Companies put ‘CHRO’ at par with ‘CMO’

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As per a study by Hay Group, the core business heads and top business enablers in a company are considered to be equal stake holders in growth, which is why the gap between their salaries is now marginal…

The Indian corporate sector seems to have realised that companies can no longer run as a one man show. The acknowledgement comes from the fact that the gap between the salaries of the top bosses – managing director and CEO – of the organisation and that of the next line of managers below them has been squeezed. The salaries of the top executives have been almost leveled and the gap between the salaries of the heads of core business functions and that of the head of enabler functions is also marginal now.

This implies that Indian companies now considered both the core business head and top business enablers, an equal stakeholder in business performance of the company.

The business core team comprises of sales and marketing head, manufacturing, operations, and other business heads, while the business enabler role includes that of the head-human resources, head –R&D (Research & development) and chief information officer.

As per Hay Group, a global consulting firm, the gap between the salary of the managing director/ CEO of a company and that of the core business heads has reduced from 3 times to 1.9 times between fiscal 2013 and fiscal 2015. The decline in case of business enablers has seen a sharper from 3.5 times in FY13 to 2.1 times in FY15.

Hemant Upadhyay

Hemant Upadhyay, managing consultant and leader of executive rewards practice, Hay Group India, says, “This indicates that Indian companies now consider the role of a business core group and business enabler as critical to business performance and so they should be rewarded and retained accordingly.”

Upadhyay adds that the economic outlook in the country is positive and organisations believe that the stable government will give a spurt to their business prospects.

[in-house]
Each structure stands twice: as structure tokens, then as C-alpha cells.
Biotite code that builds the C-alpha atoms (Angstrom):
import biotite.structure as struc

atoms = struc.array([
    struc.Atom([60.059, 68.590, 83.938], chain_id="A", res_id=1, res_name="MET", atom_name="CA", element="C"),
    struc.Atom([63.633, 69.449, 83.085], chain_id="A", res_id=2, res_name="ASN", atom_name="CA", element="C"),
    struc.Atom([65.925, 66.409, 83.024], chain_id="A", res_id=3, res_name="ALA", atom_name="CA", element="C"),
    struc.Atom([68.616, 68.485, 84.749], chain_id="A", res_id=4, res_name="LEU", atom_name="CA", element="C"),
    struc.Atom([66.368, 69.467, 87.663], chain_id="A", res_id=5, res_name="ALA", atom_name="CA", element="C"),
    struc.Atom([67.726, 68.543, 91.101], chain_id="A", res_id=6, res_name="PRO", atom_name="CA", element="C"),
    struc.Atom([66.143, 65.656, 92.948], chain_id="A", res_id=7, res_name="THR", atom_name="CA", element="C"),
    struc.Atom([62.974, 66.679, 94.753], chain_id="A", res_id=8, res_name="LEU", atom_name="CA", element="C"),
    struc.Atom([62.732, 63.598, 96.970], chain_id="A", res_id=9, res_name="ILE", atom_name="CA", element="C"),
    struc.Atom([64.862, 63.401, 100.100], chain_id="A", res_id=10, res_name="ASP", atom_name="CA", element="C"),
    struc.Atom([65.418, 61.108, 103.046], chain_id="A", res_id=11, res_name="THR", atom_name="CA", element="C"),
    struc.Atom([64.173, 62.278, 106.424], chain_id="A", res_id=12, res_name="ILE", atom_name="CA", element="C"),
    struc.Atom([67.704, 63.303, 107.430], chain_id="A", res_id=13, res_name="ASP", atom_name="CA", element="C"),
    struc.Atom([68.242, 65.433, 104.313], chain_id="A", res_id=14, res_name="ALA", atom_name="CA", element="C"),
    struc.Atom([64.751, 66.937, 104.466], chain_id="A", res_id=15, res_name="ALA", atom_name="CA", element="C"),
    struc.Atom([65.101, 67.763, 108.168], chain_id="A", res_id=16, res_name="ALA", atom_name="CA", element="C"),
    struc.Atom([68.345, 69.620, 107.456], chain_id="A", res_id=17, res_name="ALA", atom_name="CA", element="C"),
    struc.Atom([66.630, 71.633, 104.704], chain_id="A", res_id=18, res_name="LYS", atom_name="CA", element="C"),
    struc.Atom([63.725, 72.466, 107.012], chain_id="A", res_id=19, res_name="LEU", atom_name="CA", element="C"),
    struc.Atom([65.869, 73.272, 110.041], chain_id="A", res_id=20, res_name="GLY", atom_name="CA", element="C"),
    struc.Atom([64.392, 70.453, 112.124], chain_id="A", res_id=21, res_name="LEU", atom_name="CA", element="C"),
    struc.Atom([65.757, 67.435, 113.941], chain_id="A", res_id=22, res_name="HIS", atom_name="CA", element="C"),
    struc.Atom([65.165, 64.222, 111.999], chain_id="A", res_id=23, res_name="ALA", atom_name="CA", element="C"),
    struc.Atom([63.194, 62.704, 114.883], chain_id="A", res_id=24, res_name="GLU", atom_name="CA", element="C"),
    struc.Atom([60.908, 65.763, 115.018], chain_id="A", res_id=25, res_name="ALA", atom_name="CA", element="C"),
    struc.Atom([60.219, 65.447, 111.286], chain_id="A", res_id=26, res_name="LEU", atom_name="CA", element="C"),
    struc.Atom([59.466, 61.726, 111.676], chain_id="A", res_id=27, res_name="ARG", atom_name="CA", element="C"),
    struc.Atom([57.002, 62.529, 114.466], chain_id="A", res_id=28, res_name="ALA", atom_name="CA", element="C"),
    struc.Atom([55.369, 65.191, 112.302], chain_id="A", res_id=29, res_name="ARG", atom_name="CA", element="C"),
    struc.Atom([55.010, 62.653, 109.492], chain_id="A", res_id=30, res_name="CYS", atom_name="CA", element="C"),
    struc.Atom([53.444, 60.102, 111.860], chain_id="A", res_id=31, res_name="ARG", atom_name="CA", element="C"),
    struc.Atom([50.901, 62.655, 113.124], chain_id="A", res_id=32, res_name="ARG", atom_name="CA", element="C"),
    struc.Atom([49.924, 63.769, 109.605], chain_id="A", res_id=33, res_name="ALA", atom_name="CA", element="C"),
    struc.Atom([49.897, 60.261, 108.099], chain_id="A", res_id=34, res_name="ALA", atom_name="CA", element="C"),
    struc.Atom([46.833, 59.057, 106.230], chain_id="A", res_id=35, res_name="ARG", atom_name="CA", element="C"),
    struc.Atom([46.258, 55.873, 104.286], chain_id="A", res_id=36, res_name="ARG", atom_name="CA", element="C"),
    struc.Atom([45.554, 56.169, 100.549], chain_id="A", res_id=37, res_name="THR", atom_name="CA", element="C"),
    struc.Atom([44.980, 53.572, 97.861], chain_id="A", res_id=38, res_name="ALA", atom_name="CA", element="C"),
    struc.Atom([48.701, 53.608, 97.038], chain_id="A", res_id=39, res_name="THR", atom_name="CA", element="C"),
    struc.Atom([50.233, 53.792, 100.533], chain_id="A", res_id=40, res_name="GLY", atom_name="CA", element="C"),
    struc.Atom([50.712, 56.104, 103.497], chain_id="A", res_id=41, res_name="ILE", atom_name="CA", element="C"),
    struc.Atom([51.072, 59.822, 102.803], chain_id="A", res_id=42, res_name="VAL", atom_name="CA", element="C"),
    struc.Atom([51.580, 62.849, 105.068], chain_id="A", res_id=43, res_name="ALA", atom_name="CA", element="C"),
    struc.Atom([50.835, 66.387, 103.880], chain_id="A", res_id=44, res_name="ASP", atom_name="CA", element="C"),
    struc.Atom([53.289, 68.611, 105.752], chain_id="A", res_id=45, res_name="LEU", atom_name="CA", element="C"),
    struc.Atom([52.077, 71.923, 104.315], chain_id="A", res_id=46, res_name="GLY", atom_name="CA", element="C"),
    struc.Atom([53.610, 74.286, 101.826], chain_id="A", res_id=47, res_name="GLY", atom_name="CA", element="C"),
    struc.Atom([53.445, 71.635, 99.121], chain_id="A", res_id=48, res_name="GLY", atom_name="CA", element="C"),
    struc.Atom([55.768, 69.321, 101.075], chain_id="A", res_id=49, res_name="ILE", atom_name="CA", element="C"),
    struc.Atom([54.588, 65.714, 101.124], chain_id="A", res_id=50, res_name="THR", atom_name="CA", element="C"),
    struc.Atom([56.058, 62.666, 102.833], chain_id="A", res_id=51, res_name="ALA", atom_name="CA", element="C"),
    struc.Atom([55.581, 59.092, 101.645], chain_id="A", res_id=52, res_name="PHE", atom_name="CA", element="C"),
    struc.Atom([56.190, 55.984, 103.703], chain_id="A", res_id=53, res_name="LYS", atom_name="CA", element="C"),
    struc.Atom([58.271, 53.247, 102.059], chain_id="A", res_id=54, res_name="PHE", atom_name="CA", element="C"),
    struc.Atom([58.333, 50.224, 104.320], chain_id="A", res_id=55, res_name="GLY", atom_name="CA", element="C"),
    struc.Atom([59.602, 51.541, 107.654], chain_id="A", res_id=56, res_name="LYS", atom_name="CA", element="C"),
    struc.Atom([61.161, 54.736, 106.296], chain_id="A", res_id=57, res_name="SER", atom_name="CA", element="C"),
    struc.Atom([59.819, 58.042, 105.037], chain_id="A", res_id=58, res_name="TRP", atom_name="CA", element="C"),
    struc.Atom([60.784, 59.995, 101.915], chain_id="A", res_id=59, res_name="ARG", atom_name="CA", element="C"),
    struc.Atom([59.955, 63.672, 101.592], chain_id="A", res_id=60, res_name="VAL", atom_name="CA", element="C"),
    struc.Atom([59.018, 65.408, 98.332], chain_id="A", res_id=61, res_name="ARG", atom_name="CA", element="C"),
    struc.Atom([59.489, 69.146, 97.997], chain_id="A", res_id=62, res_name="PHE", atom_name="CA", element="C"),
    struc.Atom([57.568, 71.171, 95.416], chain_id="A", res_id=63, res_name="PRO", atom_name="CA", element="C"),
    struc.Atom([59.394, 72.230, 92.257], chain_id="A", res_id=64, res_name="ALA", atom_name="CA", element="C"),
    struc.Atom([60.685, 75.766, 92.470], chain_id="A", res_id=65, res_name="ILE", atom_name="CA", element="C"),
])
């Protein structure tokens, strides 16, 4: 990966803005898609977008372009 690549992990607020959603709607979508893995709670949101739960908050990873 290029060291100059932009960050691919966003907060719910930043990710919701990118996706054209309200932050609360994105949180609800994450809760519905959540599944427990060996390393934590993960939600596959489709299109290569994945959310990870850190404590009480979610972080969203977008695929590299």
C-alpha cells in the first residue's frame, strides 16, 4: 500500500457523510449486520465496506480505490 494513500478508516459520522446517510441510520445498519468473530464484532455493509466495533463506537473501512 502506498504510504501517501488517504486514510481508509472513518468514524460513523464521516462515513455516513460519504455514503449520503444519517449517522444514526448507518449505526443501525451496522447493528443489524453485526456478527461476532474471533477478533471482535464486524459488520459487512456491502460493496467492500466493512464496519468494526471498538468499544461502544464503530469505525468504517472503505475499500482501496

The other significant change in the salary structure of the senior management of Indian corporates has been the increase of variable component.

Normally, the fixed component in the salaries of the top executives in India has been higher than that of their counterparts in other Asian, European and American economies. But this trend seems to be changing off-late.

The cash component in the salary has now increased for top Indian corporate bosses and the next line of managers in the last few years.

For MDs and CEOs, the short-term-incentive has increased from 21 per cent in 2012-13 to 27 per cent in the current fiscal. Similarly for the other senior roles, the same has increased from 16 per cent to 21 per cent.

This implies that there is direct alignment between the goals of the company and the compensation plan. Besides, the objective is also to ensure that compensation of the top executive is commensurate with the contribution and impact of the role.

Indian companies are now trying to be more transparent and efficiency oriented for a better application of benefits.

“Instead of looking at benefits as level entitlement or the differentiator between grades, organisation are consciously moving towards focussing on benefits, which either provide efficiency or drive productivity and monetise the rest,” says Upadhyay.

“This has resulted in reduction of required administrative bandwidth,” he adds.

Organisations are also using some of the benefits and perks as tools to recognize employees for good performance or demonstrating the right behaviours. The attempt is towards utilising these benefits to drive role model behaviours in the organisation.

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